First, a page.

Radiation Therapy (Oncology)
Radiation therapy is the use of high-energy radiation to damage cancer cells' DNA and destroy their ability to divide and grow. It may be delivered using machines called accelerators or via radioactive sources placed inside the patient on a temporary or permanent basis. Because radiation therapy can damage normal cells, medical imaging—such as x-ray, computed tomography (CT) or magnetic resonance imaging (MRI)—may be used to help precisely target the radiation dose to the cancer. Radiation therapy can help reduce pain and suffering in patients with advanced cancer. It may be given as a standalone therapy or in combination with surgery or chemotherapy.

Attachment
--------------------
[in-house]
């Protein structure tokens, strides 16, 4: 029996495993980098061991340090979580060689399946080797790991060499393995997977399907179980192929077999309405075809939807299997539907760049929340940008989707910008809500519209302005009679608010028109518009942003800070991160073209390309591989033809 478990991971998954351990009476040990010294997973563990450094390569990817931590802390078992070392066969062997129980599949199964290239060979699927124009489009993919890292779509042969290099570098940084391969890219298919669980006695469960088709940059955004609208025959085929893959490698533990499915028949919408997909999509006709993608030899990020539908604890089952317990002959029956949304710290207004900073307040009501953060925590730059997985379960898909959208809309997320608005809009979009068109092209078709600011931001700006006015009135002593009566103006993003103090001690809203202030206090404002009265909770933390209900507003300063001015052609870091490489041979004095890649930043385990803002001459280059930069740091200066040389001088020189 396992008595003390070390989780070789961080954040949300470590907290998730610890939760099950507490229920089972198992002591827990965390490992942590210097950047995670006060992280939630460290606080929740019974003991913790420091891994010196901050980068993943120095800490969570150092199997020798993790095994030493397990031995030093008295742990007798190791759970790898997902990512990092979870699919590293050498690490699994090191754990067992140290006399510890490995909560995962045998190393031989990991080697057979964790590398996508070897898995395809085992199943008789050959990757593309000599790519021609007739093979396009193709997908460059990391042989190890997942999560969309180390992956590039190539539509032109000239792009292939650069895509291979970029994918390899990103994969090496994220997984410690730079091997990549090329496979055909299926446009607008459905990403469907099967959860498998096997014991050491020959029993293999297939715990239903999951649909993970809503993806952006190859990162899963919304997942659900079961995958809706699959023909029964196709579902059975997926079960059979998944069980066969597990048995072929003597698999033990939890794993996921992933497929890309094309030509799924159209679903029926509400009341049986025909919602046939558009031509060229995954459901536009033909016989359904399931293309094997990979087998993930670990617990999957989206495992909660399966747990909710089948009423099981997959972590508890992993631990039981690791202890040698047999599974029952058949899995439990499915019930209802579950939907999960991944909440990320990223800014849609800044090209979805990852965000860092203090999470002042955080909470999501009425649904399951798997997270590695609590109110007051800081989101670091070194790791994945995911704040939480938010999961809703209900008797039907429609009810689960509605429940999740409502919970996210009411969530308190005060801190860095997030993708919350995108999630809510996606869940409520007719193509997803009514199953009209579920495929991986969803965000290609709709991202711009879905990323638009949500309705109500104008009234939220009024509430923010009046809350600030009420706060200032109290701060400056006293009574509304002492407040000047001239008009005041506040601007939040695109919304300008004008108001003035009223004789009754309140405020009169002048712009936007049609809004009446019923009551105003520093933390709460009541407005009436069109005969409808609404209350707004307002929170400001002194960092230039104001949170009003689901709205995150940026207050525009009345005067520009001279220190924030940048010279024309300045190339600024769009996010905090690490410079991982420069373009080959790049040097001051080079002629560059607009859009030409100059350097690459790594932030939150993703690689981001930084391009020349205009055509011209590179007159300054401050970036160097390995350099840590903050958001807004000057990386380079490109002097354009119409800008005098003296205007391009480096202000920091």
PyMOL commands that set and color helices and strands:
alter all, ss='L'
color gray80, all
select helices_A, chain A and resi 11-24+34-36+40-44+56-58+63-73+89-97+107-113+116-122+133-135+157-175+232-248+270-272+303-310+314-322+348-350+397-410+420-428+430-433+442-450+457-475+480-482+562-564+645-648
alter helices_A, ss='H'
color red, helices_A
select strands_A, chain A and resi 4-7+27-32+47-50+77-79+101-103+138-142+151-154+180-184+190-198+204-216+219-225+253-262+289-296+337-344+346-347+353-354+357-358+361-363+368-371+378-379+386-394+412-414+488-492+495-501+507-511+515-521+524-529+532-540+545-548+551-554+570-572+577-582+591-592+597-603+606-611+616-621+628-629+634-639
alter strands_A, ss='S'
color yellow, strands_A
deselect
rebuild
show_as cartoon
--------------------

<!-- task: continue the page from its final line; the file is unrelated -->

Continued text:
For the benefits and risks of a specific radiation therapy procedure, how to prepare, and more, select a topic below.
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